[Disclosure: A review key was provided for the contents of this article]
When I previewed the PC version of Aven Colony at the end of June, I called out how simple and accessible the game is, and how it had clearly been designed to provide a rare and enjoyable console experience. I have now spent about a week playing the PS4 version, and I can confirm that this is a console-focused experience. However, if you’re a PC gamer looking for a slightly less demanding strategy game, and the extra-terrestrial setting appeals to you, then read on, because Aven Colony might still be worth a look.
I’ll begin with some simple comparisons between the PC and PS4 versions, which appear to be very similar to me. Graphically, neither version is exceptionally beautiful, but the game runs well on a PC at recommended specification, and it is no slouch on the PS4 Pro either. There’s no noticeable drop in framerate as you pan and zoom, despite the fact that cities can grow fairly sizeable. The user interface comprises of identical symbols and styling between the two versions, but the console version comes with several controller friendly improvements that make it much easier to play with a gamepad.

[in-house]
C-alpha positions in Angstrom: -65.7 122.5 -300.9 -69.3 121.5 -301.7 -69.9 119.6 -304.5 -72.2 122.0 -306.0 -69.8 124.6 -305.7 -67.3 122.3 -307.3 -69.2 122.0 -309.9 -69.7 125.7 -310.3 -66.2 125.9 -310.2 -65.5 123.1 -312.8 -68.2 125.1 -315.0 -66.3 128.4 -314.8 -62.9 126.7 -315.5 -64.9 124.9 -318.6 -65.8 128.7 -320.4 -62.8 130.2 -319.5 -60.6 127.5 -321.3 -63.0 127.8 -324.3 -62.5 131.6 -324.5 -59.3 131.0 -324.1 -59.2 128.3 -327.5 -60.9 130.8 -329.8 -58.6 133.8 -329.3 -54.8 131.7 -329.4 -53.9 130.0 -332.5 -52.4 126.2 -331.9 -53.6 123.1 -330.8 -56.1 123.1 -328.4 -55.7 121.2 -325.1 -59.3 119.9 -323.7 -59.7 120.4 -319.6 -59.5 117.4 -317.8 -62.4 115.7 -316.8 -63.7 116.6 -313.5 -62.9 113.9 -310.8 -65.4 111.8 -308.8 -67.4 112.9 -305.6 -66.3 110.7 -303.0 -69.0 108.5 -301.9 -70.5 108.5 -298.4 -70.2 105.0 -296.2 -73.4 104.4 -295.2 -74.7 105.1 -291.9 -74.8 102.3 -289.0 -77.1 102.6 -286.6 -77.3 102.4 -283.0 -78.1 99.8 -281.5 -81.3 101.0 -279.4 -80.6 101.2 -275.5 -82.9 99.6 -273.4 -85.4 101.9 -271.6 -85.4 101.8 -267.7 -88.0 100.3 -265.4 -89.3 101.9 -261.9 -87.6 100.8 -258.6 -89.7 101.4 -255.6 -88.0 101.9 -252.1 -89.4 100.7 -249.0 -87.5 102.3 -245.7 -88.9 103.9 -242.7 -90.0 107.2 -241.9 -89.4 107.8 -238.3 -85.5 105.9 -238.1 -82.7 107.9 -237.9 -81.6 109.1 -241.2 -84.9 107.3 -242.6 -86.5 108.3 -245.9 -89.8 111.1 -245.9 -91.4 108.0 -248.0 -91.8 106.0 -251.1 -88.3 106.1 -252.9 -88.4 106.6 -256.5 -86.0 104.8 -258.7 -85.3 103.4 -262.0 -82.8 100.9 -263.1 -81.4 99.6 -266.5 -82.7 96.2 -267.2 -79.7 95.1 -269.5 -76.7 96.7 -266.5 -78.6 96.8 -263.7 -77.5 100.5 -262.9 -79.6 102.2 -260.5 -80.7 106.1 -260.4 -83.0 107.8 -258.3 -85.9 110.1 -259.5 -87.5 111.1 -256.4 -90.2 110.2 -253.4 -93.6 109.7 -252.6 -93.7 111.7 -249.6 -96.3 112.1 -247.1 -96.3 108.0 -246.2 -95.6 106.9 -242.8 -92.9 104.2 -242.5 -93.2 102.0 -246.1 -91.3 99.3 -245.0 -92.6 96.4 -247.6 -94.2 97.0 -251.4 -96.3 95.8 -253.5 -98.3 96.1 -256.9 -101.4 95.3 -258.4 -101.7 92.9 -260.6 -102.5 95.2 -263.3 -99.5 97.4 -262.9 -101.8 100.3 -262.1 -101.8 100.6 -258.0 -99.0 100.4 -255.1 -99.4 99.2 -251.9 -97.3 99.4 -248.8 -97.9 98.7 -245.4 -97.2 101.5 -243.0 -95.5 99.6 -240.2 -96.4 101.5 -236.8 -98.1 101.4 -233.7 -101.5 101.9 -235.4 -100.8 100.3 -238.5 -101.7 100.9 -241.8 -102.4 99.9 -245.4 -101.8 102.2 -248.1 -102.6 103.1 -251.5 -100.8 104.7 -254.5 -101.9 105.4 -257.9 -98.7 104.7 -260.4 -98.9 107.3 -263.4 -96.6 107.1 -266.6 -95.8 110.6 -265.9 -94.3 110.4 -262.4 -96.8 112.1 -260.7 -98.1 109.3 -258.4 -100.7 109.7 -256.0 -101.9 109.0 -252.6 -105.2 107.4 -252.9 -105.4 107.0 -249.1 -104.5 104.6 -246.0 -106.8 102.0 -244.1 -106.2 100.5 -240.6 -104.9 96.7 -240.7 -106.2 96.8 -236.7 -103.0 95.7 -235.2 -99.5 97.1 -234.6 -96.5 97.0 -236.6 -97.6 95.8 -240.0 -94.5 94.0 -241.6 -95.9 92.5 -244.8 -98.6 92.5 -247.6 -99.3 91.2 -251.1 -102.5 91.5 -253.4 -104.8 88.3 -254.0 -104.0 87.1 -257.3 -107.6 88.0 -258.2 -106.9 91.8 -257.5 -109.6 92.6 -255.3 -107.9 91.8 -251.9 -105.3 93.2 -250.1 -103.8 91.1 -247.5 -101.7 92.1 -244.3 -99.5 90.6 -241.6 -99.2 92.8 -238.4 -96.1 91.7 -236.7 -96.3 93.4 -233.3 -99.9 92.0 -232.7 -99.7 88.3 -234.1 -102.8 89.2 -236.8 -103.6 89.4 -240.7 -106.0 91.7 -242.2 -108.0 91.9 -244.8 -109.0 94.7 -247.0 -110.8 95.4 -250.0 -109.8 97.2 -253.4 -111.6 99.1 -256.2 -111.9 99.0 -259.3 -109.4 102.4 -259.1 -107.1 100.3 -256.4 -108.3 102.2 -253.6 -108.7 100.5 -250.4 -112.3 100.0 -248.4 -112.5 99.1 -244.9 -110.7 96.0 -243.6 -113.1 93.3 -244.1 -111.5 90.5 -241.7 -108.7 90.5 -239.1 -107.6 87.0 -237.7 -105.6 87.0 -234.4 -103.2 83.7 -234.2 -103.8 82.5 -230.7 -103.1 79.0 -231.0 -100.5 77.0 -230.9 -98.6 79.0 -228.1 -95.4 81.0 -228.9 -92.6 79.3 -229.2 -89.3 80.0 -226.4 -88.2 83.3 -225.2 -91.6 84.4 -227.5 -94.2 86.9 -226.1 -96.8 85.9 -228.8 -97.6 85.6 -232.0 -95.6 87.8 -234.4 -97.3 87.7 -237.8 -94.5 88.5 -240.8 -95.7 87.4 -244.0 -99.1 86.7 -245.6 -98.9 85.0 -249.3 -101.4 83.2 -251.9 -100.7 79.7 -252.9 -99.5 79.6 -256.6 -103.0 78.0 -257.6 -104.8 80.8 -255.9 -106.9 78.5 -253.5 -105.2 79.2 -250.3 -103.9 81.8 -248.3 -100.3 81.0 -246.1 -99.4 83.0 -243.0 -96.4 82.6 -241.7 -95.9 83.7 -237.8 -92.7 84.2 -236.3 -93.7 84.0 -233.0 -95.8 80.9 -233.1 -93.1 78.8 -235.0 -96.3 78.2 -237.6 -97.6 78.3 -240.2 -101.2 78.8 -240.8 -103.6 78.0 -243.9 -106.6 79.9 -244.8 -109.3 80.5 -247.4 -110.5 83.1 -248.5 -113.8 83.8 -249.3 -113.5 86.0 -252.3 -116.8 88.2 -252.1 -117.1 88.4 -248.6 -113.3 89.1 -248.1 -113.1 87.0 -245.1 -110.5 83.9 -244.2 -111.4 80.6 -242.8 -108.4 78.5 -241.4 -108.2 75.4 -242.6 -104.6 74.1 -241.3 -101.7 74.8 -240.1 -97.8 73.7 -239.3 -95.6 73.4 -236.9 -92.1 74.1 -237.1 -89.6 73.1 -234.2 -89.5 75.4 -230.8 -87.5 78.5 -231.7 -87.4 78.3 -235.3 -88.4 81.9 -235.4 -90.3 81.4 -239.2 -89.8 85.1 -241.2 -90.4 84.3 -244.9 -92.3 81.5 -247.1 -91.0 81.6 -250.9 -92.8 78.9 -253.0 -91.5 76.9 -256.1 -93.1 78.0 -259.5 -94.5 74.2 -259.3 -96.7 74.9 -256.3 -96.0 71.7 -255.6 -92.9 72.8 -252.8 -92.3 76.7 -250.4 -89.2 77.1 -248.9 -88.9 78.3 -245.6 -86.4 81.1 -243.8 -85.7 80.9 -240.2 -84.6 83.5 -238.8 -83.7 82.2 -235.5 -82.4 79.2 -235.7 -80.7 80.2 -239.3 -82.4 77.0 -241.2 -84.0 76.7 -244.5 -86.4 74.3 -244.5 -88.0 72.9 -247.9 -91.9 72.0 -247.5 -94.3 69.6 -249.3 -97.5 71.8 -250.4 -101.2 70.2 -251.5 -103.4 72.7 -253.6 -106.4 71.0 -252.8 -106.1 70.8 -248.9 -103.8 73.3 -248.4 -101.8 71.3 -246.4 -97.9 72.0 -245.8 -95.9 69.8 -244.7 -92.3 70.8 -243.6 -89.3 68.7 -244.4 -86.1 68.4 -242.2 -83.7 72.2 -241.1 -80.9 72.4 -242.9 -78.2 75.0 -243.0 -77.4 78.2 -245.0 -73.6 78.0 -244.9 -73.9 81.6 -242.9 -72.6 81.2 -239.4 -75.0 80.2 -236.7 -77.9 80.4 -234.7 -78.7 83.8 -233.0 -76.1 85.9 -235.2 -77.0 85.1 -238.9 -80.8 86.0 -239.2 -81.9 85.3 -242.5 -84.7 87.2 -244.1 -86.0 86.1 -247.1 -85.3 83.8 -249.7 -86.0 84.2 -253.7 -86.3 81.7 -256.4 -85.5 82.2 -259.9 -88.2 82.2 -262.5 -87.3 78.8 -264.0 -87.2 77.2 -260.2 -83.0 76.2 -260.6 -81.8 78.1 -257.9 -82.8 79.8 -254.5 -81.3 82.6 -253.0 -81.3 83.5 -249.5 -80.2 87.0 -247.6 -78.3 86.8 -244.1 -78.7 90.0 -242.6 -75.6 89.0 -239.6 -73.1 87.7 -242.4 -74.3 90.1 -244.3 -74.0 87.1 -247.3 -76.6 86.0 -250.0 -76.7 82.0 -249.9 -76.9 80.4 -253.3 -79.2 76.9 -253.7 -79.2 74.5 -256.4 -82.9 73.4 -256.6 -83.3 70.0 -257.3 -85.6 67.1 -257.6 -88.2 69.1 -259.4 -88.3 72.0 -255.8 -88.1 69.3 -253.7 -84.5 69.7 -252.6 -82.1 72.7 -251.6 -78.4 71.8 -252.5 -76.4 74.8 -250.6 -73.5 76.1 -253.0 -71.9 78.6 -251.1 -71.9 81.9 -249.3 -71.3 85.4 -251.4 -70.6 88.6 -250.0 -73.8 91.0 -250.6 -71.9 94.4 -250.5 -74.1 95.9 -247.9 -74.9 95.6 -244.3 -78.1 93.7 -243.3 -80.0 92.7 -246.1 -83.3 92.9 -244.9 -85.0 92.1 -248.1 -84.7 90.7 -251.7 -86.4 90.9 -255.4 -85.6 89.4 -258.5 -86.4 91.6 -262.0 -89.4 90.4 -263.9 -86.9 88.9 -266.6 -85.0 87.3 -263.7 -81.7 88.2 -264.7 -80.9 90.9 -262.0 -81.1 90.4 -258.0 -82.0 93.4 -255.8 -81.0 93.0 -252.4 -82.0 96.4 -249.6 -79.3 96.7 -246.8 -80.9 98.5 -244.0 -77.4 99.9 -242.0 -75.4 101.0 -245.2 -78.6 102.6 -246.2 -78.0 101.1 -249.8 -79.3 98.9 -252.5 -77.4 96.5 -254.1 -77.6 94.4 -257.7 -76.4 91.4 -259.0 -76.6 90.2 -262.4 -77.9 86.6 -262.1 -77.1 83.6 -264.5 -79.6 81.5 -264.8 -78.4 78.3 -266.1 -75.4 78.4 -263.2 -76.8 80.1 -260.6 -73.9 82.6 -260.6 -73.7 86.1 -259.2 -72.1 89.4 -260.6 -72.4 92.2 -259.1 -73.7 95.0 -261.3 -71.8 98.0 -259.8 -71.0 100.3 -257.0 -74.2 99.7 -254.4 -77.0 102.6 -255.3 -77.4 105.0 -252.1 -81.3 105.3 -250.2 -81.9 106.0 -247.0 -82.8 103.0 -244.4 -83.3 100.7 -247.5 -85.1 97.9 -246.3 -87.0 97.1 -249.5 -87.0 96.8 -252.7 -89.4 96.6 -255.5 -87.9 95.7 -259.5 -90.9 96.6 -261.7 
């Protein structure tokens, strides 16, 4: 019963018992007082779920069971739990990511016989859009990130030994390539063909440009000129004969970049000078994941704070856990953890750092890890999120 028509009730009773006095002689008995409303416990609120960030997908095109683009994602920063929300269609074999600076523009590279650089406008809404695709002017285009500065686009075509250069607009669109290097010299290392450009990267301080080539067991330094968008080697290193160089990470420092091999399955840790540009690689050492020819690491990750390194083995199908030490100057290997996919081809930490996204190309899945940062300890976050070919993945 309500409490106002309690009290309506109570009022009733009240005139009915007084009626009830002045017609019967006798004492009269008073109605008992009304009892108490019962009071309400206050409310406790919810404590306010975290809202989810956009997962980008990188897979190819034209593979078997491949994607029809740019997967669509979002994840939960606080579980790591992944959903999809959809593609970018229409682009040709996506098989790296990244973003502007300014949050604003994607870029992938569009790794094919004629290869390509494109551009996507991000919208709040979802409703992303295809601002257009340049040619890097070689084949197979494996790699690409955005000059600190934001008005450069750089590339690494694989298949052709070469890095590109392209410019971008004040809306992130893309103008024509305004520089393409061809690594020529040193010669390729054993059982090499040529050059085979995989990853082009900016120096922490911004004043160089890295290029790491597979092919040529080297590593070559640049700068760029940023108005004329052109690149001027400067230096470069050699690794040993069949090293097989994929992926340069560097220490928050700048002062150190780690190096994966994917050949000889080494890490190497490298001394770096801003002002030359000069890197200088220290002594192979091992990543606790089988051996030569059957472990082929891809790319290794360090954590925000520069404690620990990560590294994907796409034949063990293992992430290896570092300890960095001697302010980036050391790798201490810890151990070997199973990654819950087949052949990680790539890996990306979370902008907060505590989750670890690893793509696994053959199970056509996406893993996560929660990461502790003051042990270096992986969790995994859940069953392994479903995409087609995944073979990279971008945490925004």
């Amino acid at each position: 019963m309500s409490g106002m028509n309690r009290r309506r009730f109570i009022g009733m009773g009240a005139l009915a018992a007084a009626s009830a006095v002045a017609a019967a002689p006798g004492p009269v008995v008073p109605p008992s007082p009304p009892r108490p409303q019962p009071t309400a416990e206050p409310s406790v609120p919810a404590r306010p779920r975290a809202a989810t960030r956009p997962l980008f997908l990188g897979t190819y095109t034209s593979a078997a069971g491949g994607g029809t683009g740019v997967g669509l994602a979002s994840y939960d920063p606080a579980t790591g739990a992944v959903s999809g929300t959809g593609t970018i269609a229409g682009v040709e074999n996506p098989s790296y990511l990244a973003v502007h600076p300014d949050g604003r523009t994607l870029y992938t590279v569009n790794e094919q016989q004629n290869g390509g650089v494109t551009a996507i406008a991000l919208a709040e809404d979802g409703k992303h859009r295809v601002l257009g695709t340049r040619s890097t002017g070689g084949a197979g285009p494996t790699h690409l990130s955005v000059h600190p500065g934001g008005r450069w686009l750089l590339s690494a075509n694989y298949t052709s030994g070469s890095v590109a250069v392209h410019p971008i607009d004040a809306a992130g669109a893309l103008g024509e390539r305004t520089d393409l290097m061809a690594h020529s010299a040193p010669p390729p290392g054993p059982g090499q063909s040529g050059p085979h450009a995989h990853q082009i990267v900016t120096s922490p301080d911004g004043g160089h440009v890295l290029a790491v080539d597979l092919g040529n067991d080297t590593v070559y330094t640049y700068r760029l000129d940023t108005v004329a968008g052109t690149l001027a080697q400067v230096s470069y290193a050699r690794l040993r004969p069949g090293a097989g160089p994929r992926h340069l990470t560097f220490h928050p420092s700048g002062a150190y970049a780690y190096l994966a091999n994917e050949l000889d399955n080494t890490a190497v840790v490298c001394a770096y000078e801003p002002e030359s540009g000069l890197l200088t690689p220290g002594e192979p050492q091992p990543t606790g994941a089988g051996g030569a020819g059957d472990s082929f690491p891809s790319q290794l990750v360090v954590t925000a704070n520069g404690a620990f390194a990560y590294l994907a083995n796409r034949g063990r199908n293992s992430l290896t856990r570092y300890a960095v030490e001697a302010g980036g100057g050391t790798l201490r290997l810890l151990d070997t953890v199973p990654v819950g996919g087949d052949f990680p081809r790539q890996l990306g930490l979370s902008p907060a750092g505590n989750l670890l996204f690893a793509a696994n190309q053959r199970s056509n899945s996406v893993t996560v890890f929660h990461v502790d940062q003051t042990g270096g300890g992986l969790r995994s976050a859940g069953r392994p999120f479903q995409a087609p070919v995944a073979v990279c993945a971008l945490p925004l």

Having played several levels on both the PC and PS4 Pro back to back, I can also say that the gameplay experience is consistent across both. Take the first proper mission, Vanaar, for example. This mission tasks players with creating a functional colony that is capable of supporting an Earth History Museum. Alongside Stadiums, these structures are among the most expensive and power intensive structures in the game, so reaching the point where you can build one can take quite a bit of time. Whether you play on PC or console, the game treats you just the same, and you’ll need to develop many areas of colony before you can go for the end game.
This might seem quite jarring for some console gamers. The idea that two (very) brief tutorial levels is enough to throw players right into the deep end of a city building simulator is unusual, with most similar games that do make it to console providing considerable hand-holding. However, it’s not a bad thing in Aven Colony, because despite how brief they are, the tutorials will have told you everything that you really need to know, and it still holds back some of the nastier otherworldly surprises like spores and sandworms.
The overlay system really is great in Aven Colony. How often have you played a city building game and been told that people are starving or diseased or dying, but you couldn’t work out why? Here, as part of that super intuitive UI I mentioned, you get a range of overlay’s, each of which shows crime, air quality, employment and so on. If you see an area highlighted in red, you can go and work out why.